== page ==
Court Judge
Tax & AccountingApril 19, 2022

Public liability - Campdraft participant awarded $6,750,000 in damages following High Court finding of negligence against event organiser (NSW)

A 19-year-old woman who suffered a catastrophic spinal injury after falling from her horse while participating in a competitive campdraft activity and unsuccessfully sued the event organiser in negligence at first instance and on appeal, has ultimately been successful in the High Court, with the court awarding damages in the agreed amount of $6,750,000.

On 8 January 2011, Ms Tapp participated in a campdraft event at Ellerston, New South Wales. The event involved riders such as Ms Tapp rounding up cattle that had been placed in stations and then steering those cattle through a set of obstacles and fences. Ms Tapp was experienced at these events and was also an experienced horse rider. In the course of participating, Ms Tapp fell from her horse and suffered a significant spinal injury in the form of incomplete T11 quadriplegia.

The primary judge found that the risk had been obvious to Ms Tapp. The dangers of spinal damage after falling from a horse were well known and her injuries occurred through the materialisation of that risk. Section 5L of the Civil Liability Act 2002 (NSW) applied to preclude the event organiser’s liability. Even if campdrafting was not regarded as a “dangerous recreational activity” within the meaning of s 5L, the organiser had no obligation to inform Ms Tapp of the risk of falling from her horse during the campdraft event because that risk was obvious. Further, s 5M applied, that there was no duty of care where a risk warning such as that set out in the waiver form had been given: Tapp v Australian Bushmen’s Campdraft & Rodeo Association Ltd (2019) Aust Torts Reports ¶82-505; [2019] NSWSC 1506.

On appeal by Ms Tapp, the court upheld the primary judge’s findings. The court found that the risk was obvious to a reasonable person, even if Ms Tapp did not personally know of the risk: s 5L(2). The fact that the risk of Ms Tapp’s horse falling due to a deterioration in the surface of the arena had a low probability of occurring, and was unexpected, failed properly to take into account s 5F(3). It was not correct that if the risk was proven to be a rare one, or not within the scope of what a participant was entitled to have “expected”, it was therefore not an obvious risk: Tapp v Australian Bushmen’s Campdraft & Rodeo Association Ltd (2020) Aust Torts Reports ¶82-600.3; [2020] NSWCA 263.

On appeal by Ms Tapp to the High Court following a successful special leave application (Tapp v Australian Bushmen’s Campdraft & Rodeo Association Ltd [2021] HCATrans 74), in a 3:2 decision the court noted that the risk with which s 5L was concerned was the same risk as that with which s 5B was concerned.

As to probability of harm, the Court of Appeal should have accepted that, by the time Ms Tapp competed, there was a substantially increased risk or probability of physical injury to her by reason of deterioration of the condition of the surface of the arena. Given the probability of harm, the potential magnitude of injury, the ease with which the event could have been stopped, and the minimal social disutility of disadvantage to contestants who participated, the only available conclusion was that the event should have been stopped until the organiser inspected the arena and was satisfied that the ground of the arena was reasonably safe in that the risk of injury from falling from a horse that slipped on the ground of the arena was not substantially elevated. The organiser breached its duty of care by failing to stop the competition in order to inspect the ground and to make an informed decision as to whether it was safe to continue with the competition.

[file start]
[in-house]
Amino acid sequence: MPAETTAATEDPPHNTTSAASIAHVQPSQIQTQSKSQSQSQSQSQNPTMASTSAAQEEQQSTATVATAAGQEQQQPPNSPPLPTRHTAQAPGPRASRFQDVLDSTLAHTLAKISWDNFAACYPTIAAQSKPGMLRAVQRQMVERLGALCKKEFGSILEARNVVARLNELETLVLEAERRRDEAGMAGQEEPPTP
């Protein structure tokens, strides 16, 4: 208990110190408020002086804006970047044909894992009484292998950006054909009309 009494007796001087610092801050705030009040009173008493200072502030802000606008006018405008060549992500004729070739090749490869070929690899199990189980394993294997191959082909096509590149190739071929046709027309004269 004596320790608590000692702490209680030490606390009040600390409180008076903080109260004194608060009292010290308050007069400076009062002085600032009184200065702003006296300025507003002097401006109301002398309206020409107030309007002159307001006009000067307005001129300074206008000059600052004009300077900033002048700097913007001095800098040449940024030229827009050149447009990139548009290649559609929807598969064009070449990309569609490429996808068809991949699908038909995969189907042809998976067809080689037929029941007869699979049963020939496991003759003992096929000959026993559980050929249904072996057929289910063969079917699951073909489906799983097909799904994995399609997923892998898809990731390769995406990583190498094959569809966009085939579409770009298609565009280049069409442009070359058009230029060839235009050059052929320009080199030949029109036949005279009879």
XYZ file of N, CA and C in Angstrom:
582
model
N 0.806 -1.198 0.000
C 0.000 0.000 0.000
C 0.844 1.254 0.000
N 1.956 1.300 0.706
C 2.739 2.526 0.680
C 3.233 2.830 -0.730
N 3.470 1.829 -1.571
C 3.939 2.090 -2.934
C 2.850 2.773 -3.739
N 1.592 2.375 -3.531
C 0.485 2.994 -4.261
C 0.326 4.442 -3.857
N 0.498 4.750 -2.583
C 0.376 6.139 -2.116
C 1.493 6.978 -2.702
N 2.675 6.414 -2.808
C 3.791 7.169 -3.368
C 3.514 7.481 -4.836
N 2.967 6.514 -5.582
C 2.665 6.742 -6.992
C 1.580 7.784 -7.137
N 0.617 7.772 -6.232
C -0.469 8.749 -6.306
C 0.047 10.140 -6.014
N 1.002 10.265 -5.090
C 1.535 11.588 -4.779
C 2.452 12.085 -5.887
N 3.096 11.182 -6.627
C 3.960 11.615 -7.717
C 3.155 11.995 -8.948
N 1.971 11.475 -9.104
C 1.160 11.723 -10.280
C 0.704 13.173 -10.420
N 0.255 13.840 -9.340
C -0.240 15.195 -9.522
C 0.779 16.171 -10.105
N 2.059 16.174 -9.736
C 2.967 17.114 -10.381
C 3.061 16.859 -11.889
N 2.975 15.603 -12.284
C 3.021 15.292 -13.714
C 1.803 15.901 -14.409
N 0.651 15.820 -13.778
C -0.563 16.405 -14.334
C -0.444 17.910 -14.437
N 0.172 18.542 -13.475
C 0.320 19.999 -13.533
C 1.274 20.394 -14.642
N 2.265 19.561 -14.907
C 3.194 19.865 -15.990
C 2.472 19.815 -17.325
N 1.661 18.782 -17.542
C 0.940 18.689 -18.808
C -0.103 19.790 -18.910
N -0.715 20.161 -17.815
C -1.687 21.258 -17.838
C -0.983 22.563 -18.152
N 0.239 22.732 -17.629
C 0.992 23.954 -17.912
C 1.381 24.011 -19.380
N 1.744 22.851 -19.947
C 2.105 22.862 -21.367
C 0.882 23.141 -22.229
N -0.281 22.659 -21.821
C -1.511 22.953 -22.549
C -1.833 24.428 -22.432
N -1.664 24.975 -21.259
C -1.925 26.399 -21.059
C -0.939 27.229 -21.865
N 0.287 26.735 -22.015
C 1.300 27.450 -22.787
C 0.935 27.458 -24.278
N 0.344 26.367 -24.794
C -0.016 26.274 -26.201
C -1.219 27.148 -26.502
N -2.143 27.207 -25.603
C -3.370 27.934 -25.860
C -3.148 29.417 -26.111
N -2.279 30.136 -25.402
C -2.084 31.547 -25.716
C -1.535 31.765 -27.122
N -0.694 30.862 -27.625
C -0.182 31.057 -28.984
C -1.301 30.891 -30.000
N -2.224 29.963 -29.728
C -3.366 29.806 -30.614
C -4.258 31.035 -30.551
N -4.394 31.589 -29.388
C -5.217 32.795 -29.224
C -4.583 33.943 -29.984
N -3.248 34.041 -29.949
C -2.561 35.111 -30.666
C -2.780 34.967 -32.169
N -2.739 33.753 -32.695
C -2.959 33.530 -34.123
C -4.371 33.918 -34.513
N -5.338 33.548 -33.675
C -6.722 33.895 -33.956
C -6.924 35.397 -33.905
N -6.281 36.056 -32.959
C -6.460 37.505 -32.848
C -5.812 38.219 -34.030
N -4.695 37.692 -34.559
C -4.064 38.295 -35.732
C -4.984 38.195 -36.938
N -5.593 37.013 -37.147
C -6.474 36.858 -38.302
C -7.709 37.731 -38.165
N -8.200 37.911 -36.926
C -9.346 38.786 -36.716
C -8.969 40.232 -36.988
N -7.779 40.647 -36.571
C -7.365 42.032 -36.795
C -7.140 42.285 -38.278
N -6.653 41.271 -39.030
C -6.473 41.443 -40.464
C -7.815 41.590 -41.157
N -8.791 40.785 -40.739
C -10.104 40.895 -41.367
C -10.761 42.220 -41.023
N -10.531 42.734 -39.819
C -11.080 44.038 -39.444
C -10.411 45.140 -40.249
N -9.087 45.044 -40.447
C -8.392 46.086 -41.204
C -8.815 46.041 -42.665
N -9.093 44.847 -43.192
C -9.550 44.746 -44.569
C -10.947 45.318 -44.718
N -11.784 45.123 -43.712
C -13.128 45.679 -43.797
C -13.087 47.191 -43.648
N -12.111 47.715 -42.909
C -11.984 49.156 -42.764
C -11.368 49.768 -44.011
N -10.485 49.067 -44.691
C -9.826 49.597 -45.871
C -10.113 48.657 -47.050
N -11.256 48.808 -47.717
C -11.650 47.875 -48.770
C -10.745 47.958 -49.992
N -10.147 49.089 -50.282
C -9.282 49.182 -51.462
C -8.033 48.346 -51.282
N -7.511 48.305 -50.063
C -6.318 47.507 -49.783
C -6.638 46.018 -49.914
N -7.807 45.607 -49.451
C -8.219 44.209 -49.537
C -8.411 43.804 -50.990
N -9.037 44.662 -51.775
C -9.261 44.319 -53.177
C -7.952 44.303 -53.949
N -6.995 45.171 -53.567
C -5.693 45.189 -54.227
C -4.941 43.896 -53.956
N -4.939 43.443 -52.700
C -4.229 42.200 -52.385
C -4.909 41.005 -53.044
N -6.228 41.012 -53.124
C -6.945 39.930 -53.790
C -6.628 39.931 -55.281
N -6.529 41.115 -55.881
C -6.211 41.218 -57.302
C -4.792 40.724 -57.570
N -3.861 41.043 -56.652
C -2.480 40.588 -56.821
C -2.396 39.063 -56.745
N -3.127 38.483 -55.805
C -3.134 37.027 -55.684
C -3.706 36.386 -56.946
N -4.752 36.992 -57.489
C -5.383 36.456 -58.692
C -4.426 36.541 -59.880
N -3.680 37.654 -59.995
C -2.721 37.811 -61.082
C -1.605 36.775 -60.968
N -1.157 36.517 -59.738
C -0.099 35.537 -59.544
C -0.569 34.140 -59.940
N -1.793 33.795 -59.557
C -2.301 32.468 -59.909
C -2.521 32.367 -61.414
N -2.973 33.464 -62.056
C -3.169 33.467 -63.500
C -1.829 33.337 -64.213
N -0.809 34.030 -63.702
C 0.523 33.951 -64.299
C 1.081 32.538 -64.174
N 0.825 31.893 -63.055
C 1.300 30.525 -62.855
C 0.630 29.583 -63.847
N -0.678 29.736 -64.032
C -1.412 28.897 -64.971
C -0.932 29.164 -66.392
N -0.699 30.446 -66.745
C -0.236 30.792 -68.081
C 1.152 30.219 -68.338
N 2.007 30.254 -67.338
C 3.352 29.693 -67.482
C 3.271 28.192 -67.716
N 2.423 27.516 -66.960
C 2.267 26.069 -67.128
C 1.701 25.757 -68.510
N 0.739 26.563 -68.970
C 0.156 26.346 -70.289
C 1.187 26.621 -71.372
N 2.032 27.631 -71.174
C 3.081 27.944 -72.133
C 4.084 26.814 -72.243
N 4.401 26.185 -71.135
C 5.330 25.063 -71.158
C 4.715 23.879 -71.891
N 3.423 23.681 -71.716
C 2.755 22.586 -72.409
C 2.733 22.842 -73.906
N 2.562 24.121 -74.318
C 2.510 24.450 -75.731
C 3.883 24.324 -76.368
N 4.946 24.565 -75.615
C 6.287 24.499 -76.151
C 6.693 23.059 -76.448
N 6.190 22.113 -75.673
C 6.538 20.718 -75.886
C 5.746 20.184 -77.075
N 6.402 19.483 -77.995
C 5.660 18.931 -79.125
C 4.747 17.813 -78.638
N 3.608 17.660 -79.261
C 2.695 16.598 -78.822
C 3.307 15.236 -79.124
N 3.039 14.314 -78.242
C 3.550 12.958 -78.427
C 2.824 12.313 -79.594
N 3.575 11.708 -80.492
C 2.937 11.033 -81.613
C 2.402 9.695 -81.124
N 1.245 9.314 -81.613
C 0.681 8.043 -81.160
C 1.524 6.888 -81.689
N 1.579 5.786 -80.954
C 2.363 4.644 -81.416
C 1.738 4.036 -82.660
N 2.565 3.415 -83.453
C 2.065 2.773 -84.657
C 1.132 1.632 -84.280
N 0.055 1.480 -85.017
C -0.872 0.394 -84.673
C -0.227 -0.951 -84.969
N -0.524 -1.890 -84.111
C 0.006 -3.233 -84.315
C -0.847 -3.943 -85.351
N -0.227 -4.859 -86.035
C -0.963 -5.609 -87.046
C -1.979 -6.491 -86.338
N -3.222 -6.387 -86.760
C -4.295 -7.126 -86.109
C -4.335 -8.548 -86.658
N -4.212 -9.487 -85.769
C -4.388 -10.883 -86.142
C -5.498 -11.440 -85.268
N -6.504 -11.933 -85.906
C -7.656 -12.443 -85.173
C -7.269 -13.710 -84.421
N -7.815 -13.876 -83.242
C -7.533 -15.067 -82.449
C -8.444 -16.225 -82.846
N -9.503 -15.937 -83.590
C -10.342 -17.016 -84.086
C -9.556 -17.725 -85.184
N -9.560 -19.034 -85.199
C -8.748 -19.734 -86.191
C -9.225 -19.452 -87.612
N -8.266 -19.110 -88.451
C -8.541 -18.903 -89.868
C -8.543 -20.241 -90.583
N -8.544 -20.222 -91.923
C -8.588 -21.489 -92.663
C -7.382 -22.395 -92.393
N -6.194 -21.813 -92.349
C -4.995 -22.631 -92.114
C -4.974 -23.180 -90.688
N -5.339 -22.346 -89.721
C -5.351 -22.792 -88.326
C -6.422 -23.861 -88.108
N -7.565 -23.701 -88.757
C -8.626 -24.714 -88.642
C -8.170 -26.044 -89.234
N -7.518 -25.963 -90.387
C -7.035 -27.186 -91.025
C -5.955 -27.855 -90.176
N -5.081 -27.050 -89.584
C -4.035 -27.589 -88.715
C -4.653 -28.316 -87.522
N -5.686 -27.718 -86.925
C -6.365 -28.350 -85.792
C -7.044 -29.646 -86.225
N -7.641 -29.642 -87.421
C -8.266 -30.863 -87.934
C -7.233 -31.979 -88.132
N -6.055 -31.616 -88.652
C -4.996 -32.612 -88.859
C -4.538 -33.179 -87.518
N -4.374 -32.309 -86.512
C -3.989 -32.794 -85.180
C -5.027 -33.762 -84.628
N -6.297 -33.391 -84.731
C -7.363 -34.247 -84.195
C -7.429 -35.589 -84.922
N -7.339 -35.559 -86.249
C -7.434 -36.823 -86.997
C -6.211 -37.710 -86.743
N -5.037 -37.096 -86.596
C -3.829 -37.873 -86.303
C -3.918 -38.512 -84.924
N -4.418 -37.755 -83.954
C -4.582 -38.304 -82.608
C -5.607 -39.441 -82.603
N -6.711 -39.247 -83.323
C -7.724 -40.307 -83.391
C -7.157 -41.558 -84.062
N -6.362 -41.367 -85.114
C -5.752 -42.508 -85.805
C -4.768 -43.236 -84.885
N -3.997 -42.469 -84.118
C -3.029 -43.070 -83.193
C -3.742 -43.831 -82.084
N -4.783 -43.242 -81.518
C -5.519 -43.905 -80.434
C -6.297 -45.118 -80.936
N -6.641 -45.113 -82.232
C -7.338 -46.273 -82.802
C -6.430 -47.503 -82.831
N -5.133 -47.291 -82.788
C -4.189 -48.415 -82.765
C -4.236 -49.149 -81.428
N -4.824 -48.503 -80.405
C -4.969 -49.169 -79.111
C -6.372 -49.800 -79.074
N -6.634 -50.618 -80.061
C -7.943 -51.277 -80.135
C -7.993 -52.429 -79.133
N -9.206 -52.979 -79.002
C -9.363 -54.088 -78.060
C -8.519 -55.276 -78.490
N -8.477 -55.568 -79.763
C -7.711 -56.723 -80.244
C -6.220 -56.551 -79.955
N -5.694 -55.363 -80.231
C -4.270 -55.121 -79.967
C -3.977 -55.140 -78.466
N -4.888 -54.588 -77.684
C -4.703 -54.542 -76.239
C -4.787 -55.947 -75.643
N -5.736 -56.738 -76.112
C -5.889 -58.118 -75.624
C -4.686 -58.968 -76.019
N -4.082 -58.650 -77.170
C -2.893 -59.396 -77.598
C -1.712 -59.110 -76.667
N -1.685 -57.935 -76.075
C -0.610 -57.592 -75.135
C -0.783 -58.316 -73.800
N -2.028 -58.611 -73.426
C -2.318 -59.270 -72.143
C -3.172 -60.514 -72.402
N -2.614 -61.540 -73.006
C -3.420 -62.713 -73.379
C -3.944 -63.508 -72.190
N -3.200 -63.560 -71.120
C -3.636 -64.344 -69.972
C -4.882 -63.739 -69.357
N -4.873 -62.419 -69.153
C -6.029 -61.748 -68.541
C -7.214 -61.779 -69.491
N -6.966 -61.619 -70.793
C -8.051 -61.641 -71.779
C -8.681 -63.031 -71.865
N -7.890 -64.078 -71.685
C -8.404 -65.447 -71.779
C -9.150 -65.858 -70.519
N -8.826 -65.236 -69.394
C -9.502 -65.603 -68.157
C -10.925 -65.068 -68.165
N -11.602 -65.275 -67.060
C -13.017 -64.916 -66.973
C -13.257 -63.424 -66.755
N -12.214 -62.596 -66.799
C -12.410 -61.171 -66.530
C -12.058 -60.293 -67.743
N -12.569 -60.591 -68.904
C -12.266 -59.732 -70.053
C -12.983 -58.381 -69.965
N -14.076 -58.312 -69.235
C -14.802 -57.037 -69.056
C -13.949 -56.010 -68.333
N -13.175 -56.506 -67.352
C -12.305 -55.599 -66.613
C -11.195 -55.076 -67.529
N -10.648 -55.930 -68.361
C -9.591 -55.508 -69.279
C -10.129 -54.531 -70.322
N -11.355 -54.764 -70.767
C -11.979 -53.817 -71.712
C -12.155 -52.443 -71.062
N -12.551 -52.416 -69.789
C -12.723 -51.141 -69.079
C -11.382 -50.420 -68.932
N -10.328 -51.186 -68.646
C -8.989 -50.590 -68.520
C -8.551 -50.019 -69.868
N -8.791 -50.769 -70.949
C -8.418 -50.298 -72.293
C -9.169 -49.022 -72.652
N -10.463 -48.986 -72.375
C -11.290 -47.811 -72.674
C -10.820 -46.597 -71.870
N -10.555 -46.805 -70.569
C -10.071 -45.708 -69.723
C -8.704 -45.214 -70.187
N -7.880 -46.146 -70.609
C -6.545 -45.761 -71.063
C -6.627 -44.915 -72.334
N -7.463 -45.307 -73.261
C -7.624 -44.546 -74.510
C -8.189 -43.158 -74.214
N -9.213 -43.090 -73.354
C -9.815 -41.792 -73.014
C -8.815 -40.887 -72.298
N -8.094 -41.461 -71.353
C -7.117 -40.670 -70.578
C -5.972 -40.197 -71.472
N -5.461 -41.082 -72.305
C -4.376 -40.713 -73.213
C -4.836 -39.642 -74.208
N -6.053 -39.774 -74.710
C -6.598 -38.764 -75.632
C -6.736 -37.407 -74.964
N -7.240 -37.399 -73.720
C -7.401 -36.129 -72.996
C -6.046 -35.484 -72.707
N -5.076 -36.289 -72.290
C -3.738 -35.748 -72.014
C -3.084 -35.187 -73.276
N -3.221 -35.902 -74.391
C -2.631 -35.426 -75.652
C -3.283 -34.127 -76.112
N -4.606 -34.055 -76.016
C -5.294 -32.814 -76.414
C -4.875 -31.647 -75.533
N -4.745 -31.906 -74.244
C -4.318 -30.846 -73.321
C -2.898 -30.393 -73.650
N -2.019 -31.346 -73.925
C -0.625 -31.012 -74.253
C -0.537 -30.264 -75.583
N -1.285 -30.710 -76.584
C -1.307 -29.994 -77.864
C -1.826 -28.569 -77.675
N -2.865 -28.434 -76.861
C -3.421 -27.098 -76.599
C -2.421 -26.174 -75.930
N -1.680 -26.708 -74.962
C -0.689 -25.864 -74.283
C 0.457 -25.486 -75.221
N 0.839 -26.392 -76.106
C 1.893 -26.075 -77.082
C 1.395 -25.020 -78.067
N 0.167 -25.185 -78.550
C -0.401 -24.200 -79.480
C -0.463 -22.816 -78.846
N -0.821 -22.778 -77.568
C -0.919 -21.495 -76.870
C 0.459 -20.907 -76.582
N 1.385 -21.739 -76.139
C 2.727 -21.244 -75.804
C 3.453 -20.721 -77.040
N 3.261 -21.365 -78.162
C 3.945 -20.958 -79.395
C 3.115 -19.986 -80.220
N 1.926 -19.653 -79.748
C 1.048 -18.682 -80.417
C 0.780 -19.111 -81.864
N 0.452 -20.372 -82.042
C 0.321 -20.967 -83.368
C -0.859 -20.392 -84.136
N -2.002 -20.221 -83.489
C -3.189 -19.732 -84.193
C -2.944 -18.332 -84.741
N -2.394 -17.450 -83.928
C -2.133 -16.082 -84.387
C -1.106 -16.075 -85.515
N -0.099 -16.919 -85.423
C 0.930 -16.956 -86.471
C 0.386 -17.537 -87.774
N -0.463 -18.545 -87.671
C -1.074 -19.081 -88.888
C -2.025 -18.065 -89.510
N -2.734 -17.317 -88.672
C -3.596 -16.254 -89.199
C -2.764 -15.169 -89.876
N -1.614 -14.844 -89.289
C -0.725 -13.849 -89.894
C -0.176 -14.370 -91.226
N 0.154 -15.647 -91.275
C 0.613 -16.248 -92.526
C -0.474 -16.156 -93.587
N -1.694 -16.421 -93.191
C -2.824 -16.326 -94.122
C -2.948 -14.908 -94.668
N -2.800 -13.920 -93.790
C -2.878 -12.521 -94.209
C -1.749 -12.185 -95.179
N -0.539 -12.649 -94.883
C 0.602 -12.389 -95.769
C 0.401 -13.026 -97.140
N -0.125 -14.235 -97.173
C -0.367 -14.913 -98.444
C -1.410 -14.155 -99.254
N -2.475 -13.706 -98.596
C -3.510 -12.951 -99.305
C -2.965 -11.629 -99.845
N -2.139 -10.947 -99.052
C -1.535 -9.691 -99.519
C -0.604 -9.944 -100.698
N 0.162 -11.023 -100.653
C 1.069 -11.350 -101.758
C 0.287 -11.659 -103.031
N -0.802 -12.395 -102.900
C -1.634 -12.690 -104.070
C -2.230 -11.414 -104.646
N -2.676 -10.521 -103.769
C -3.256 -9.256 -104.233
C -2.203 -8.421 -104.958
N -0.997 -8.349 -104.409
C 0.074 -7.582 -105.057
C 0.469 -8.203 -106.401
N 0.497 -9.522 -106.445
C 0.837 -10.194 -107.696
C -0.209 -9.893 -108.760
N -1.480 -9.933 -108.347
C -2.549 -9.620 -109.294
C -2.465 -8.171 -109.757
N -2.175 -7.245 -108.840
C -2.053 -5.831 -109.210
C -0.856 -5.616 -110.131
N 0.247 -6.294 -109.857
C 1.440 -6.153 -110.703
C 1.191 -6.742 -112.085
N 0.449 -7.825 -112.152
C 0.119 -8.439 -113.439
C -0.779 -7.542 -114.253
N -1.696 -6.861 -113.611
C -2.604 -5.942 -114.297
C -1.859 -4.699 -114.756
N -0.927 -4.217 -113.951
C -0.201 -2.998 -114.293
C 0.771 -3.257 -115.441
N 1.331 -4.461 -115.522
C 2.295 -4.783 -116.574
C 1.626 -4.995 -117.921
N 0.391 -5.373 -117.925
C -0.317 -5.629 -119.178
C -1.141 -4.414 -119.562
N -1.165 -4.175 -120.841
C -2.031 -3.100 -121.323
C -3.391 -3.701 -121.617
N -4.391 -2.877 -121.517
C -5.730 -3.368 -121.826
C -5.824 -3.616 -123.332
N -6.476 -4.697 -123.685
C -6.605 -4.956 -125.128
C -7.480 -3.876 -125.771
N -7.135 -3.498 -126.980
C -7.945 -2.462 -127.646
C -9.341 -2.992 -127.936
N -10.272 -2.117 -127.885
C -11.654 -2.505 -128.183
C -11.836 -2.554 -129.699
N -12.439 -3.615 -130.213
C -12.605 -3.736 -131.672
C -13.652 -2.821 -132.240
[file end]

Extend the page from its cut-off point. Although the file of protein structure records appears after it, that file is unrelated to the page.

As to causation, whether Ms Tapp’s fall would have occurred in any event if the competition had been stopped before she competed, and resumed so that she had competed the next day, the organiser relied upon the conclusion by the trial judge that there was no evidence that ploughing the arena would have led to a different outcome. But that conclusion had been reached as a consequence of the trial judge’s incorrect premise that the ground had not substantially deteriorated and that no breach of duty had been established.

As to obvious risk, the lower court erred in finding that the risk of injury as a result of falling from a horse that slipped by reason of substantial deterioration of the surface of the arena beyond the normal deterioration that might be expected would have been obvious to a reasonable person in Ms Tapp’s position. Firstly, Ms Tapp did not have the opportunity to examine the condition of the ground and particularly not in the hour before she competed, during which the other falls occurred. Secondly, a reasonable person in Ms Tapp’s position would not have had any concerns about the condition of the ground from observations of other contestants or information about other contestants. Thirdly, decisions concerning the quality of the surface and how the surface was maintained were made by the organisers, and a reasonable person in the position of Ms Tapp, who was preparing herself and her horse to compete in the hour before being called, would have relied upon the organisers for that assessment.

The court upheld Ms Tapp’s appeal and damages were awarded in the agreed amount of $6,750,000: Tapp v Australian Bushmen’s Campdraft & Rodeo Association Limited (2022) Aust Torts Reports ¶82-777; [2022] HCA 11.

Jackie Waugh
Senior Content Specialist - Wolters Kluwer
Jackie started writing headnotes and case digests for Wolters Kluwer as an external contributor in 2012 before joining Wolters Kluwer in 2014 as a senior content specialist. Jackie writes and edits Wolters Kluwer’s torts content.
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